It was March 6, 2016. The Stony Brook women’s lacrosse team hosted the third-ranked Florida Gators in its home opener. The Seawolves played more efficient lacrosse than their counterparts in both the offensive and defensive zones, but were beaten badly in draw controls, trailing 11-2 in the category.
Stony Brook lost the game, 7-6.
Then on March 12, Stony Brook flew to Illinois to face Northwestern, a team it had beaten the previous year. Again, the Seawolves held their own in traditional offense and defense. The Wildcats crushed in the circle, however, winning draw controls, 13-2.
Stony Brook lost the game, 7-6.
On May 15, Stony Brook faced Syracuse in the second round of the NCAA Tournament. A win would have punched a ticket to the Elite 8, but Syracuse senior midfielder Kayla Treanor dominated on faceoffs, where the Orange beat the Seawolves, 11-4.
Stony Brook lost the game, 7-6, to end its season.
The defeat was a hard pill for the Seawolves to swallow, but it illuminated a part of the game in which Stony Brook had to be better to succeed in the future.
“If we want to reach our goal of winning a national championship, it starts with us being a better draw team,” head coach Joe Spallina said. “If we don’t do that, we’re going to put ourselves in more tough situations.”
On a team drowning in talent, with goals set higher than any Stony Brook team has ever set, areas for improvement become intricate and particularized.
The Stony Brook offense, which is returning 96.8 percent of its scoring from a record-shattering 2016 season, has little to prove. The defense is experiencing more changeover, following the graduation of seniors Maegan Meritz and Alyssa Fleming, but Spallina has little doubt in that unit’s ability to succeed in their absence.
Attacker Courtney Murphy, now in her senior season, is on pace to become the most prolific goal scorer in collegiate lacrosse history later this season and expectations are higher than ever.
“We’re done coming up short,” junior attacker Kylie Ohlmiller, who had 91 points last season, said. “We’re done talking the talk. We’re going to walk the walk.”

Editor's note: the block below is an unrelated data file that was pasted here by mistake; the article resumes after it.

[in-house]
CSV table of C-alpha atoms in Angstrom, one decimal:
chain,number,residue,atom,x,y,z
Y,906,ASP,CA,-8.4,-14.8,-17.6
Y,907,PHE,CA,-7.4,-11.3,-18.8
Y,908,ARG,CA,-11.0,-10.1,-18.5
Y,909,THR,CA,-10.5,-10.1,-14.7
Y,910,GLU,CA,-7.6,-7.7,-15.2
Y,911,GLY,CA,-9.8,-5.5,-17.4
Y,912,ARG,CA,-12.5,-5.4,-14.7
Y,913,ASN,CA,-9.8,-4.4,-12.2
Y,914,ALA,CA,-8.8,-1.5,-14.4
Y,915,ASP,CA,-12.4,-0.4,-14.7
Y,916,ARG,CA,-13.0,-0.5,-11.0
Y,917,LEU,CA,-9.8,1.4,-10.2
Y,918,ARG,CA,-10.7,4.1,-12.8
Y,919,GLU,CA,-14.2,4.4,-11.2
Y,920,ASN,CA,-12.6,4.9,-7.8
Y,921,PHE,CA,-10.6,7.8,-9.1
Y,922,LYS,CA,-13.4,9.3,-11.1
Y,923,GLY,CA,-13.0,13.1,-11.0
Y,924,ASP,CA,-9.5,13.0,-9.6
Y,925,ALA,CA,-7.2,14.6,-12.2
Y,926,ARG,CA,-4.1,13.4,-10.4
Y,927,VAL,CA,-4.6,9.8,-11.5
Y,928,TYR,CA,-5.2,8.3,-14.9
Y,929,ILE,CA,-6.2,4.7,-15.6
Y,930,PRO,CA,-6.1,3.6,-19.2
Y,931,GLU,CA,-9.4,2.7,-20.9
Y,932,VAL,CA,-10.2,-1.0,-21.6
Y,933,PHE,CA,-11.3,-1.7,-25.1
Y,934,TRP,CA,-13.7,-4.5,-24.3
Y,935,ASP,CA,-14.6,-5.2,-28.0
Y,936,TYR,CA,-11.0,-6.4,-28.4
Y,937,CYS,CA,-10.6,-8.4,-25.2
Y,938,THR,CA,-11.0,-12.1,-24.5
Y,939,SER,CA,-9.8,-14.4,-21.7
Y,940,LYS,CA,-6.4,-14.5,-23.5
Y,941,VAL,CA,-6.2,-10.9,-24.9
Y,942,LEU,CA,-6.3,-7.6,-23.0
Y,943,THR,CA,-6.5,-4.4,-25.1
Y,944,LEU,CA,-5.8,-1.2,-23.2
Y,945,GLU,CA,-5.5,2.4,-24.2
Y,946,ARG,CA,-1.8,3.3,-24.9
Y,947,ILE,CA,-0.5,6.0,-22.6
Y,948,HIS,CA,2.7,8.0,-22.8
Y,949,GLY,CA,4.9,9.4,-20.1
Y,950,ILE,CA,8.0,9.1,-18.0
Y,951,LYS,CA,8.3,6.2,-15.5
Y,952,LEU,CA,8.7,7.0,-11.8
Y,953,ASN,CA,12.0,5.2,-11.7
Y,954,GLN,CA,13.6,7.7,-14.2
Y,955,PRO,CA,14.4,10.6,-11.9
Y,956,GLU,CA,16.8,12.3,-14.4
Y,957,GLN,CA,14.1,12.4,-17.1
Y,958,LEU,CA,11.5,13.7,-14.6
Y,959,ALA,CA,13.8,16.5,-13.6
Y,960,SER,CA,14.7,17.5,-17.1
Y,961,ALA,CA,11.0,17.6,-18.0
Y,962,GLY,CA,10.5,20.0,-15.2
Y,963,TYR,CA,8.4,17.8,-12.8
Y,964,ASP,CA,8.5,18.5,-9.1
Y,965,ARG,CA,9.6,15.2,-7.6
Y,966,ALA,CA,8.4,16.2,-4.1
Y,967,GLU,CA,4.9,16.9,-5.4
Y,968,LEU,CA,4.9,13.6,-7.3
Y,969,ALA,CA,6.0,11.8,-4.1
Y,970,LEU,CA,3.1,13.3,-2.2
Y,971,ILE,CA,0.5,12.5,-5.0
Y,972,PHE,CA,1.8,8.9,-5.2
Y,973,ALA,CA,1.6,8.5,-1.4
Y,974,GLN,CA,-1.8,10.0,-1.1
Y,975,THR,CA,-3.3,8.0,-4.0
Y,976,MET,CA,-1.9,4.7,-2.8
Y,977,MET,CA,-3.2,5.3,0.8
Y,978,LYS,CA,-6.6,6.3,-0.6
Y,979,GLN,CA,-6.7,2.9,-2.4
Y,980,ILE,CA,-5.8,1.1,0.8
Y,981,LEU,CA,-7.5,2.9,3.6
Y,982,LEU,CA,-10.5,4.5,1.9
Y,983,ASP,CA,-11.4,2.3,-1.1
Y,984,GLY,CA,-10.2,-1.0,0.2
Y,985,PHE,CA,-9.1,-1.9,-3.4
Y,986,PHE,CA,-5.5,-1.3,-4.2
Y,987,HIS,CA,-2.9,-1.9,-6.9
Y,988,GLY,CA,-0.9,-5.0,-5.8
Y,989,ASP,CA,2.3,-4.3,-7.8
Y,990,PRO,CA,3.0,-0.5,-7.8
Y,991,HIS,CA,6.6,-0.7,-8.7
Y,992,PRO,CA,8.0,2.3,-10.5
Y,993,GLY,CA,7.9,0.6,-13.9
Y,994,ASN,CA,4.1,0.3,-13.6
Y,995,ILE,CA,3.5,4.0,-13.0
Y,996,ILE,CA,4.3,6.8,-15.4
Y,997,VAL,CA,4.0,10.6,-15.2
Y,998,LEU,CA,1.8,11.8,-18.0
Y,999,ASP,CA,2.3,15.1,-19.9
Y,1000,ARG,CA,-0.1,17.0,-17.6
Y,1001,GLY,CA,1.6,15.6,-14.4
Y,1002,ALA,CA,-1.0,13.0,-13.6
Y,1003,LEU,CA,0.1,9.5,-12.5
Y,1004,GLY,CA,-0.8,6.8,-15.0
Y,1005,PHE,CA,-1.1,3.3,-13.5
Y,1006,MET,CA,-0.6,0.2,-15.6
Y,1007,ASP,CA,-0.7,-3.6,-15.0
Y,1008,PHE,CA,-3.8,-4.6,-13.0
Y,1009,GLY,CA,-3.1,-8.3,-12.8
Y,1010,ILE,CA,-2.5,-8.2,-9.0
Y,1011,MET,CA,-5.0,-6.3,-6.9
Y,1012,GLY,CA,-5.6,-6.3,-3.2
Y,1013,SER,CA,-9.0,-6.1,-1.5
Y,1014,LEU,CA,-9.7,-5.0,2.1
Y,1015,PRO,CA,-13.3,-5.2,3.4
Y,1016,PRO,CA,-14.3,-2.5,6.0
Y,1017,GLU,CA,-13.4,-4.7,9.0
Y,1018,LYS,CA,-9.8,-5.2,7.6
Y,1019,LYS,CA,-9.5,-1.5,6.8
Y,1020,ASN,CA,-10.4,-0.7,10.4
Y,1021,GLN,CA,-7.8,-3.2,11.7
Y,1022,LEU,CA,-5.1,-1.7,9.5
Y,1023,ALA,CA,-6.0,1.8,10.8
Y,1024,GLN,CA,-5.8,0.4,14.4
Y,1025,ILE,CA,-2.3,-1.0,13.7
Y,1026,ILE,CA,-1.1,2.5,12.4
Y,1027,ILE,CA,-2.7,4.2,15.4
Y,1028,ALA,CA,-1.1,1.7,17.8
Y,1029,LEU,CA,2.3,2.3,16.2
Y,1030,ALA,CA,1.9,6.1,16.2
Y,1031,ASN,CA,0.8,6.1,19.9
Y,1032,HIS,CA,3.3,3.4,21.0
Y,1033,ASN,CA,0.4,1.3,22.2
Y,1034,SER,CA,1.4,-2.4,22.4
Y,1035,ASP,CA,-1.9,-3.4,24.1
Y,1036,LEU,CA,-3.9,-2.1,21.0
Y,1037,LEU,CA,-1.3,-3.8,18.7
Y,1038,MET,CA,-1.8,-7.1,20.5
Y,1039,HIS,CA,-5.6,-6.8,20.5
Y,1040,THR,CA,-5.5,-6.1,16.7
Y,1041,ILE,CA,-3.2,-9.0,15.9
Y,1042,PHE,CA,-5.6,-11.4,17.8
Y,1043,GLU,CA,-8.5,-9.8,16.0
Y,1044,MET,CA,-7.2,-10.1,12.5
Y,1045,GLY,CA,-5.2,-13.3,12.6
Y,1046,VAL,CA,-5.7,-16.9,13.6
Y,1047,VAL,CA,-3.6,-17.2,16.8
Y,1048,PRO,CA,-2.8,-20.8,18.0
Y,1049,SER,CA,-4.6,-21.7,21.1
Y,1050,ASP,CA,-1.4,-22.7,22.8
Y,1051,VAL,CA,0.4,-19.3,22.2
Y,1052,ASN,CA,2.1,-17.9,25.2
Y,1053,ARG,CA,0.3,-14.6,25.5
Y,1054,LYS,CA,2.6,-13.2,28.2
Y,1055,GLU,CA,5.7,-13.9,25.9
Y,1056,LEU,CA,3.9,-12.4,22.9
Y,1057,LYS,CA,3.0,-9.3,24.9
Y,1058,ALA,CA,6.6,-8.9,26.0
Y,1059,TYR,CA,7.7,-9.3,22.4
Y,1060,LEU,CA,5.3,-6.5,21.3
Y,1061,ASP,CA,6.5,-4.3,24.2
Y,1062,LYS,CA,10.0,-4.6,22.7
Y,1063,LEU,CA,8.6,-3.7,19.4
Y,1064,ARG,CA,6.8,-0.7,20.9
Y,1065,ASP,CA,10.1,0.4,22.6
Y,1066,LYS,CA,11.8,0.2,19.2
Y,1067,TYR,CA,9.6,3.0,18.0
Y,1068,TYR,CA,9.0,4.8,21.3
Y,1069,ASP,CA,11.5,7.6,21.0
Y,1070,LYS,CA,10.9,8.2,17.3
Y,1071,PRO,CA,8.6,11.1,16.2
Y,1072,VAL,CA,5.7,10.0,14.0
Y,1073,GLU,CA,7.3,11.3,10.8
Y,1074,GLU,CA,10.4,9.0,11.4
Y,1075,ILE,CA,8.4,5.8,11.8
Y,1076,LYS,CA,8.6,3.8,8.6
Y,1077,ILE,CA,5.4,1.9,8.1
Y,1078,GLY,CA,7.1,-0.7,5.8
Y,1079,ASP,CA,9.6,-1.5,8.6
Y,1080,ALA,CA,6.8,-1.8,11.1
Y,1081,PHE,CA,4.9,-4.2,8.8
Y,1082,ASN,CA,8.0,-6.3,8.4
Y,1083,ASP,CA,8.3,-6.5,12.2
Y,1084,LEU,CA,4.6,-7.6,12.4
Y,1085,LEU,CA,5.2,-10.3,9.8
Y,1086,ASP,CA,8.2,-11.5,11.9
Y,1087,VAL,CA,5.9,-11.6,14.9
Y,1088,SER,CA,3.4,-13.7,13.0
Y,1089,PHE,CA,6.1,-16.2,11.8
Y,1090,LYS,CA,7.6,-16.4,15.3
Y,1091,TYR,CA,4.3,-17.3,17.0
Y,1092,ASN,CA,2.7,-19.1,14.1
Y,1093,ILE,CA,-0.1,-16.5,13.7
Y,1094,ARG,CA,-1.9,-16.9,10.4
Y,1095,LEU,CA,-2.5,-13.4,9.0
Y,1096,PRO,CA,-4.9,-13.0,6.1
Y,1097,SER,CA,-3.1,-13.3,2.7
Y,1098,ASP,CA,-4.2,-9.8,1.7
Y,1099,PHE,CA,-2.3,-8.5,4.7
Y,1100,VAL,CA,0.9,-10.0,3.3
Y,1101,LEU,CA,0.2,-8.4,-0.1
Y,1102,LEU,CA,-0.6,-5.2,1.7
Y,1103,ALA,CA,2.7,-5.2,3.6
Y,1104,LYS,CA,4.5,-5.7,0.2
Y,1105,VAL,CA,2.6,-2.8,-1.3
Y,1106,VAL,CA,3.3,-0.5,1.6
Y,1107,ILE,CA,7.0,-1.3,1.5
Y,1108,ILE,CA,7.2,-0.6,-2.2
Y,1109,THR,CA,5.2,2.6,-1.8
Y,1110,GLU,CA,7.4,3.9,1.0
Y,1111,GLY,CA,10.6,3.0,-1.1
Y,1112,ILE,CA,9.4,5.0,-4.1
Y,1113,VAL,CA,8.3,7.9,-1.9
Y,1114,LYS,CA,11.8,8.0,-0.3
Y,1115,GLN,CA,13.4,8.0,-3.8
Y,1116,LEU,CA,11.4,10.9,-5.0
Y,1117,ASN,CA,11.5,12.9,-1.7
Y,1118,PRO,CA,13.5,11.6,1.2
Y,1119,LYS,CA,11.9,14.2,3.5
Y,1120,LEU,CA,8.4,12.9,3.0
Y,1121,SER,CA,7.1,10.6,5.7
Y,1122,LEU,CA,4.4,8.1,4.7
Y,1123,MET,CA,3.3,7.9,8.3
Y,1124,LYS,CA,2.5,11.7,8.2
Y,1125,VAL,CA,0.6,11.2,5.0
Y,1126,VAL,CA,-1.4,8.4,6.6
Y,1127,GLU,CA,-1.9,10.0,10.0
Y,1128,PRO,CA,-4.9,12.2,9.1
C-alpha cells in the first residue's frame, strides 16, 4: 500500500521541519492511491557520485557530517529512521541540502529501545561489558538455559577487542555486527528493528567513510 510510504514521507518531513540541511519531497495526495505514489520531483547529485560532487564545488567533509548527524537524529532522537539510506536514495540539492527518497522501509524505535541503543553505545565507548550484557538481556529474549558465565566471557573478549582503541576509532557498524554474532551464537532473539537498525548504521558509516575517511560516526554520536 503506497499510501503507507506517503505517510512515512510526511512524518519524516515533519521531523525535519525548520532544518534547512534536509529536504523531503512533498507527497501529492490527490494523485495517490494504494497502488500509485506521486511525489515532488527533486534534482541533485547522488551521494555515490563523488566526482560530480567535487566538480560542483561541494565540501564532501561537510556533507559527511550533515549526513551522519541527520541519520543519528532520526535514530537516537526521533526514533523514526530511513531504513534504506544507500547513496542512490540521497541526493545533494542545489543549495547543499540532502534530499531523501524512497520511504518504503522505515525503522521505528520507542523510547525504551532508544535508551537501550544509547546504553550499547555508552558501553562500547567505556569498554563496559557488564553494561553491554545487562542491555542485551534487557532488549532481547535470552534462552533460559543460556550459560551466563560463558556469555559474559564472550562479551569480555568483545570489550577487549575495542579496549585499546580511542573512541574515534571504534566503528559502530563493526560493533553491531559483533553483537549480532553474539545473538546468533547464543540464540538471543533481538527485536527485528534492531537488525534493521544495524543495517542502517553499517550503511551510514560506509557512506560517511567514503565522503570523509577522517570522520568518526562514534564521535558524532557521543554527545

Stony Brook has been featured in national lacrosse publications and ranked top-five in the nation preseason, so few are doubting the team’s potential any more. With any more hype, the team could change its mantra from “Prove People Wrong” to “Prove People Right.”
The Seawolves embrace the blue-collar, Long Island identity. Spallina lauds his team’s ability to “out-work” opponents, and now the team has a greater chip on their shoulder than ever before.
Stony Brook defeated Syracuse by 12 goals in a fall scrimmage, which may have provided at least a little bit of redress, even in an exhibition game, but the thirst for postseason success remains.
“We want to end this year on the highest high, not the lowest low,” senior midfielder Dorrien Van Dyke said. “The last few years have been heartbreakers and that is not going to happen again.”
On attack, Murphy, Ohlmiller and Van Dyke were the only trio of teammates in the nation to all reach 70 points last season. But three midfielders — senior Kristin Yevoli, junior Samantha DiSalvo and freshman Ally Kennedy — will look to step up and increase the scoring depth.
“Ally Kennedy is a special player,” Spallina said of the North Babylon product. “She’s one of our top midfielders right now, as a freshman. She can do everything.”
Sophomore midfielders Keri McCarthy and Kasey Mitchell and junior transfer defender Carolyn Carrera will rotate in as a “three-headed monster” on draw controls, the Seawolves’ Achilles heel in big games last season.
“Whoever is in a groove, we’re going to ride with,” Spallina said. “It’s matchups, it’s who’s proving themselves in practice. [Associate head coach] Kim Hillier has a really good read on it and I trust her.”
On defense, where Stony Brook has ranked top-two in the country four seasons in a row, there are a lot of interchangeable parts. Junior Brooke Gubitosi, who started last season, is out with a lower-body injury so senior Jessica Volpe is the lone returning defensive starter.
“Jess Volpe is a leader down there,” Ohlmiller said. “No matter who is back there with her, and in what positions, she knows the system like the back of her hand and she can direct everyone.”
Volpe is one of eight seniors on the team. The senior class has never been unranked in its tenure and has beaten 10 ranked teams.
“This senior class — I can’t even put into words what they mean to me,” Spallina said. “To do something special with this group would be everything. I wake up every morning and that’s what I think of.”